One major decision you have to make as a property manager is whether or not you are going to allow your renters to have pets. And even when you do decide you want to allow pets, there are a variety of concerns and accommodations you’ll want to consider. Here is a look at what to consider and how to accommodate when you allow your tenants to have pets.
The Pros and Cons of Allowing Pets
First, the pros and cons of allowing your tenants to have pets.
Allowing pets on your rental property opens up the market for potential tenants tremendously. After all, a tenant will rarely choose an amazing apartment over their beloved pet. Allowing pets also grants you the opportunity to make a little extra money with increased rent or pet fees.
Of course, pets also have the potential to cause damage to property. A pet could be perfectly house trained, but if the pet’s owner is not diligent about taking it outside, messes are still going to happen. (Keep in mind with this, however, that young children are just as likely to damage your property.) Moreover, allowing pets could make for more noise complaints thanks to barking dogs.
Now, here are some best practices to keep in mind as a property owner.
Be explicit in the contract.
Of course, you’ll need to be explicit in the contract about any pet fees and expectations of pet owners. If there are any restrictions on which types of animals are allowed, be sure to state those as well.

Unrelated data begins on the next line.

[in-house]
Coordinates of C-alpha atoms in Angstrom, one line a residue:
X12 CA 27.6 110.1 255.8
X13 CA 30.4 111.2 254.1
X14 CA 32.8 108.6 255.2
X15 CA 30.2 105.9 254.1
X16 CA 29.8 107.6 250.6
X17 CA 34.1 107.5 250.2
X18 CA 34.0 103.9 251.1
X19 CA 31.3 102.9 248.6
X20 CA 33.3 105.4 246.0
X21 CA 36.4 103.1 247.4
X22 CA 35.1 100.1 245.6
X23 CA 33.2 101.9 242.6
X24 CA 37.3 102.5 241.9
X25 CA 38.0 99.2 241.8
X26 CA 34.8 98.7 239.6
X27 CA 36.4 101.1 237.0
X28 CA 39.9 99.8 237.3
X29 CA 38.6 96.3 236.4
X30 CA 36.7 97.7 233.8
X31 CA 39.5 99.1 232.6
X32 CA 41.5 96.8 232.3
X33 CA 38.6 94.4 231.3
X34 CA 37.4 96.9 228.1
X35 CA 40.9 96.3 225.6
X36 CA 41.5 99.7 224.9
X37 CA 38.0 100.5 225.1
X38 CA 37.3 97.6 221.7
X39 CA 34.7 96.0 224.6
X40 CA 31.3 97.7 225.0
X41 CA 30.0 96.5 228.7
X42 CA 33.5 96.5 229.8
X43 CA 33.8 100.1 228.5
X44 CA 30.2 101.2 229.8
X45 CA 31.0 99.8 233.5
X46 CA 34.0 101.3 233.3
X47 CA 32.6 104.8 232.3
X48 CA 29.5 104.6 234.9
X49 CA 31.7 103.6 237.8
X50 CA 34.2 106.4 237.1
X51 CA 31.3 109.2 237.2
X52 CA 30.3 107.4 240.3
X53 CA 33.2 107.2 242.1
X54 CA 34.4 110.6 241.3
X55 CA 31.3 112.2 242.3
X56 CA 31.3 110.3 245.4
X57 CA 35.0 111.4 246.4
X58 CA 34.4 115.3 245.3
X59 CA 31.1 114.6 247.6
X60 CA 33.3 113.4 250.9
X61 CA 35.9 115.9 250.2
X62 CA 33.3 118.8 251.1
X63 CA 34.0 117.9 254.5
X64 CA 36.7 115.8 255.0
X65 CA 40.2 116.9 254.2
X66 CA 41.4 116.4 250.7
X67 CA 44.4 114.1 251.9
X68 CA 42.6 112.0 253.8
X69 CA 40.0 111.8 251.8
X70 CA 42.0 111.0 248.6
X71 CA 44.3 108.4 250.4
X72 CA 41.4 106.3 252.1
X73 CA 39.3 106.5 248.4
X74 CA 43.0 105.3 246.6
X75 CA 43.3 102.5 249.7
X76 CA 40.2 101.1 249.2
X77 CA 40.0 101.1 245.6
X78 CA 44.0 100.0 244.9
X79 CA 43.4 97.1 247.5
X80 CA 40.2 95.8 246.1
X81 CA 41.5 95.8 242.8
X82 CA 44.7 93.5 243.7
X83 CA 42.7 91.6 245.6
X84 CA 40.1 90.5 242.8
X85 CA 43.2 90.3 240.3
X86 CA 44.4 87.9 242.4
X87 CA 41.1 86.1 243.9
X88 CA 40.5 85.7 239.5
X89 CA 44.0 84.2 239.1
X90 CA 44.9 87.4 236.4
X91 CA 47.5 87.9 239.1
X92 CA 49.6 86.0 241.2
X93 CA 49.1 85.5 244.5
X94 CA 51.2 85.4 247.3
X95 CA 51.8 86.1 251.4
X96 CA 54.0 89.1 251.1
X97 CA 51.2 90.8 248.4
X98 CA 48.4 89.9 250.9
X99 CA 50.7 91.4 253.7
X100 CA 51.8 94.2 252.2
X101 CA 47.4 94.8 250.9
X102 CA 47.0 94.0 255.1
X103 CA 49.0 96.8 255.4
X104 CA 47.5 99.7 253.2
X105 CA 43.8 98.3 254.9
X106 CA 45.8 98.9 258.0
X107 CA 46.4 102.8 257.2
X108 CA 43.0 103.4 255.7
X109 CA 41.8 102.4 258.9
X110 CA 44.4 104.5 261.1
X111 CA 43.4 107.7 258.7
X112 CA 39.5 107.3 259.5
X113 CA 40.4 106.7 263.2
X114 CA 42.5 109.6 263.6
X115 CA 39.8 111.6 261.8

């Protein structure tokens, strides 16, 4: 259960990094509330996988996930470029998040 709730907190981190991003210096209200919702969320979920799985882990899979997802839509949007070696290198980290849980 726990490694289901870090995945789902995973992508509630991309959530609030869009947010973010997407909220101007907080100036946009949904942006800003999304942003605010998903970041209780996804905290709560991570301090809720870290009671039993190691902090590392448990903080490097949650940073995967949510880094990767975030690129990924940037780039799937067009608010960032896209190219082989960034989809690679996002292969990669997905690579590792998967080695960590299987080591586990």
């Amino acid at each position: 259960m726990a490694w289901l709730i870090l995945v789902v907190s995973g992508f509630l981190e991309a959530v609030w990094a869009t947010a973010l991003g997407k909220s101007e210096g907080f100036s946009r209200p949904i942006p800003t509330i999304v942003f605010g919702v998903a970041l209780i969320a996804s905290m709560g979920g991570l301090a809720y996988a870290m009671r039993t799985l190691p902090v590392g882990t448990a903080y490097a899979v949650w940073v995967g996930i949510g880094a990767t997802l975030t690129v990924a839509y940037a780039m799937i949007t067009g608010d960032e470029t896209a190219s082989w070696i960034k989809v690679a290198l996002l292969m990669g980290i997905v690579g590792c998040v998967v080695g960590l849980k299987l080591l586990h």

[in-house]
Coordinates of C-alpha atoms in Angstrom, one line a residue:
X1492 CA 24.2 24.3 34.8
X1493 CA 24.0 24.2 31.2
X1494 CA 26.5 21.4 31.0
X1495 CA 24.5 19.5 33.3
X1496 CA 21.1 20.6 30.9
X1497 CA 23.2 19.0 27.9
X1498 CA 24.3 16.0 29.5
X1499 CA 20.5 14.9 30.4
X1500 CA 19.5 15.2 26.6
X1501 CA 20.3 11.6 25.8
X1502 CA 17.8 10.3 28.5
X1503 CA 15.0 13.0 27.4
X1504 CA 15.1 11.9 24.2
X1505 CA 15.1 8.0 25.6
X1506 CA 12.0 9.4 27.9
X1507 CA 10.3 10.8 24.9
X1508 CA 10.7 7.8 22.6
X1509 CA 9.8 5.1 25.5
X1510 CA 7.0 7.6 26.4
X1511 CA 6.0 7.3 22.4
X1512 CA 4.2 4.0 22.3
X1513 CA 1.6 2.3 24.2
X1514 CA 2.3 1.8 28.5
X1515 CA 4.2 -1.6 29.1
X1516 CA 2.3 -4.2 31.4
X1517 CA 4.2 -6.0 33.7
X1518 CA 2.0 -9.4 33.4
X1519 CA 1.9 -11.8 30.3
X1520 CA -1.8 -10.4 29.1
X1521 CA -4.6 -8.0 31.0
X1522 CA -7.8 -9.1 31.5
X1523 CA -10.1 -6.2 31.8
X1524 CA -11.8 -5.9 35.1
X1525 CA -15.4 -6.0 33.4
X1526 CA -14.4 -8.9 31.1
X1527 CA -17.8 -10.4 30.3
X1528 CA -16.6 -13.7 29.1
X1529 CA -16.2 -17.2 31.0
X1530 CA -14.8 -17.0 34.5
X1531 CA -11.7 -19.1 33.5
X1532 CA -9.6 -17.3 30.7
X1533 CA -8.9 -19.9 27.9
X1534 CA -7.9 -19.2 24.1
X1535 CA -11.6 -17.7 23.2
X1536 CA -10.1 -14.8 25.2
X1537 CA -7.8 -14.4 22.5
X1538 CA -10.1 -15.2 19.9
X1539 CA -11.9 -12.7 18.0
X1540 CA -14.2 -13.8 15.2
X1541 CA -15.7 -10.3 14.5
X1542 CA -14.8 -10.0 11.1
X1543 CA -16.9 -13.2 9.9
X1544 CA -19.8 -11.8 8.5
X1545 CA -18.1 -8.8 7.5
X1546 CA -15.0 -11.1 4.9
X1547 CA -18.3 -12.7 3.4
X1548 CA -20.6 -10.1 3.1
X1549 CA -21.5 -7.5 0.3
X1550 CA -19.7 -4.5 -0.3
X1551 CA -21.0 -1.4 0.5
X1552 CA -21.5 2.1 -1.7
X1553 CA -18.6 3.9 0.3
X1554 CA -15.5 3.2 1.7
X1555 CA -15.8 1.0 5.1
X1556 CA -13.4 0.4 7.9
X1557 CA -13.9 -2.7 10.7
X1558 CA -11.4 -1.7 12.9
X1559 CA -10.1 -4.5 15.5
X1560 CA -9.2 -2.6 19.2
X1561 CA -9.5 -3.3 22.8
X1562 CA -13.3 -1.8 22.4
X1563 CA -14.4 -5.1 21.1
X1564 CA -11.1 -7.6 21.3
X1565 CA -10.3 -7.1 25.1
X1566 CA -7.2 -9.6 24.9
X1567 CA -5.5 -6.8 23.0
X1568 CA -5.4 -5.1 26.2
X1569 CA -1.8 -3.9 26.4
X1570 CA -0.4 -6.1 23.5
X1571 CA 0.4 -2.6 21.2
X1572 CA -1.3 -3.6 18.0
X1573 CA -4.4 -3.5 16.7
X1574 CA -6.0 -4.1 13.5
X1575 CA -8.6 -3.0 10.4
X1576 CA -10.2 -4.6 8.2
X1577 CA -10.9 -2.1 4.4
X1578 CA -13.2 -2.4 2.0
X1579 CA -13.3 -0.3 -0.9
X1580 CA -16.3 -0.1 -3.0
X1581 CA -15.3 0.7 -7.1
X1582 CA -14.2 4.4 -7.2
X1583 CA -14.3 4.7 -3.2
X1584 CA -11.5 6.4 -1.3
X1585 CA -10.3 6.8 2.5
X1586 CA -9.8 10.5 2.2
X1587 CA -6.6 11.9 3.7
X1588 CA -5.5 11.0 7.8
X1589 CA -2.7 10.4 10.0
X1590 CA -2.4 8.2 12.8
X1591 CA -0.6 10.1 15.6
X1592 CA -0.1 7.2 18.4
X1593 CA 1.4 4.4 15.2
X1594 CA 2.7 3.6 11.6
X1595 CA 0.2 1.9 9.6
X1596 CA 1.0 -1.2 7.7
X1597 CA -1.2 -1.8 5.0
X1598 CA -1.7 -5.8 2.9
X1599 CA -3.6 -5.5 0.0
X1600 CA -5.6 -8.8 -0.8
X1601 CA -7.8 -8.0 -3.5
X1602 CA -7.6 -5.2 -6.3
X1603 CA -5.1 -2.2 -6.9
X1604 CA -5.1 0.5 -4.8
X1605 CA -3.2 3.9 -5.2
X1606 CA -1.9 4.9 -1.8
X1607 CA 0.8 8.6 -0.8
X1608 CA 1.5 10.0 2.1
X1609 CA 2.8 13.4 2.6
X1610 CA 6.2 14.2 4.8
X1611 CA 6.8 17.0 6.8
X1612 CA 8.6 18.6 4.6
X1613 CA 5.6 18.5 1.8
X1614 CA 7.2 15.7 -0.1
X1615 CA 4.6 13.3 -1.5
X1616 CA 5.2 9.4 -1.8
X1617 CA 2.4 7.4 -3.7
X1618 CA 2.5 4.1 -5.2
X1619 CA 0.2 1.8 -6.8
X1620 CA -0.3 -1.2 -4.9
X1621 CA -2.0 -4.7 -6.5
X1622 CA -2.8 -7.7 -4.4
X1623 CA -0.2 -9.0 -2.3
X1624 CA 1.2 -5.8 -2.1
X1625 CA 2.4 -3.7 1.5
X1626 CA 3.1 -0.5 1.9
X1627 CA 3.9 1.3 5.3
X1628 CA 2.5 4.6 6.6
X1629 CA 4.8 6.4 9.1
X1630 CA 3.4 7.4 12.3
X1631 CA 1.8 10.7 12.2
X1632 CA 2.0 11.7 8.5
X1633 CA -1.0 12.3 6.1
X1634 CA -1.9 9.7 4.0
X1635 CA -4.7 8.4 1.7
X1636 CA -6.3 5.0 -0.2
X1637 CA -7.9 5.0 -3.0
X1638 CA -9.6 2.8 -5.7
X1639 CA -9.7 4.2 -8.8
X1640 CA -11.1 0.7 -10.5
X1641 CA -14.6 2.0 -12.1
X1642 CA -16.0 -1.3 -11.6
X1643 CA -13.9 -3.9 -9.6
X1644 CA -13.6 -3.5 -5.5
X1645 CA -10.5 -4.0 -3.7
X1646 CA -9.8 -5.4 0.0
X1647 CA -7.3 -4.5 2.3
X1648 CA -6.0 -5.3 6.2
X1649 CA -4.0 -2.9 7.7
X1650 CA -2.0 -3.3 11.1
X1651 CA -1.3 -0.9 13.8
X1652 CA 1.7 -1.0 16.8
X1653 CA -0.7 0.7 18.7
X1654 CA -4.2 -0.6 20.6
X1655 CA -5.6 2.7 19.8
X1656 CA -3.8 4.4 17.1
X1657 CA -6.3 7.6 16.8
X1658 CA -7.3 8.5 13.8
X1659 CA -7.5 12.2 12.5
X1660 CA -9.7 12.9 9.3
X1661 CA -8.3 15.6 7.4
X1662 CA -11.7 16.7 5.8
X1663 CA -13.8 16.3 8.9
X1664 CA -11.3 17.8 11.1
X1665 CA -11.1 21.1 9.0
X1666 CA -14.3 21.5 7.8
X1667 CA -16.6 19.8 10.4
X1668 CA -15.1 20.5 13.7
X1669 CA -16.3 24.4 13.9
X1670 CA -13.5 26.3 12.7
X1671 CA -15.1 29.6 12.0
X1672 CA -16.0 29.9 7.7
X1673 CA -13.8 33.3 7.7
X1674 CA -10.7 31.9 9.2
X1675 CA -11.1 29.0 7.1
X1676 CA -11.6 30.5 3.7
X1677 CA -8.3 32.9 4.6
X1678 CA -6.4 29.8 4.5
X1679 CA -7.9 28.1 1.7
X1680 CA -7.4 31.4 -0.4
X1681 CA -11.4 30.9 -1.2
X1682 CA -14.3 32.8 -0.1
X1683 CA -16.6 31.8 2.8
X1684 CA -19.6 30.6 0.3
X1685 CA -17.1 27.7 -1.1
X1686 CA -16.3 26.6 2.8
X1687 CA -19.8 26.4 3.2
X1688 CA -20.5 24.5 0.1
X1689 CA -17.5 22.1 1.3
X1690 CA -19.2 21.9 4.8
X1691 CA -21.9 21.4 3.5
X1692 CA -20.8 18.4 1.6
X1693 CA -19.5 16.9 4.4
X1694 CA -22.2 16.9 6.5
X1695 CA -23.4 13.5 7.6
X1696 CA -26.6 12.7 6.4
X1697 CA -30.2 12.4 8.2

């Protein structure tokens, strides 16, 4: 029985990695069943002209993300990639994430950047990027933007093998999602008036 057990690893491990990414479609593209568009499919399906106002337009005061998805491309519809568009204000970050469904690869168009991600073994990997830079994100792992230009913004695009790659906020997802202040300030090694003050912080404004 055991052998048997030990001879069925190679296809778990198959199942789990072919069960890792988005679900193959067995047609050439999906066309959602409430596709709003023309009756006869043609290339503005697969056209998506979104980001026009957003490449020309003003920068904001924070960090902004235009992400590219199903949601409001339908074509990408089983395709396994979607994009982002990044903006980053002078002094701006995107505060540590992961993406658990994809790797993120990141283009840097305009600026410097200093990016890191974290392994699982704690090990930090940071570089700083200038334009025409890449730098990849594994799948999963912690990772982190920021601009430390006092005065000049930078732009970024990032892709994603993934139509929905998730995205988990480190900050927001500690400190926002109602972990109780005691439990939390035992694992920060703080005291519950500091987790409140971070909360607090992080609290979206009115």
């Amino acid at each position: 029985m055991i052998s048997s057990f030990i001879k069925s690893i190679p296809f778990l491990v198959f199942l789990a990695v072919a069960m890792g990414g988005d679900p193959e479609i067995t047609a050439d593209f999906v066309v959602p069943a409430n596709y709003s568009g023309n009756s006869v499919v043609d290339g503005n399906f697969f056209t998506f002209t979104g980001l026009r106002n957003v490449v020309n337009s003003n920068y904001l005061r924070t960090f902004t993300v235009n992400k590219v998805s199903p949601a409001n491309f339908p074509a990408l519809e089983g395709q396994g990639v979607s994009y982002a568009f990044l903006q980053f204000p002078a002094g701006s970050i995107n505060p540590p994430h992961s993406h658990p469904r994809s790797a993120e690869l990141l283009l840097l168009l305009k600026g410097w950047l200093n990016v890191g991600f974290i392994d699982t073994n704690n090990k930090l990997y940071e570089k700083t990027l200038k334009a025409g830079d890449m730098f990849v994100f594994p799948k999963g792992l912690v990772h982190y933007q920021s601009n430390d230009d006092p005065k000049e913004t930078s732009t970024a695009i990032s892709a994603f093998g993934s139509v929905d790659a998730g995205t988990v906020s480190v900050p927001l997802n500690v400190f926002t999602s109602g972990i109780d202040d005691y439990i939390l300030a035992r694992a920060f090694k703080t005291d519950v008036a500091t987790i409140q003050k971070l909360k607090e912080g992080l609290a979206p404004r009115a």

Make your property pet-friendly.
There are a number of ways you can help accommodate renters with pets. First, you could make sure that dog waste bags and trash cans are readily available for renters to use. It’s also a good idea to post signs indicating that pet owners are responsible for picking up pet waste. In addition, you might consider designating a particular area of your property as a dog park where pet owners can congregate with their pets.
Charge a monthly pet fee.
The easiest way to handle any concerns you have with pets is to charge a monthly pet fee. This will help you cover any damages to your property that may occur, and it can also help you finance special accommodations on your property (such as a dog park or free dog waste bags). Most property owners will charge up to 20 or 30 percent more per month on rentals with pets. Just be sure not to go overboard here—if renters feel that they are being nickeled and dimed, they will look for a place to live elsewhere.
Request professional cleaning.
In addition to a monthly pet fee, you might also request that your tenant hires out for a professional carpet cleaning or a professional air duct cleaning before the lease expires. This can help minimize damage caused by pets.
Consider enforcing some restrictions.
Enforcing some restrictions—such as weight restrictions, how many pets a tenant can own, or whether or not pets need to be neutered—can offer you some peace of mind as a property owner. Decide on which restrictions might help you and which ones might simply turn renters away.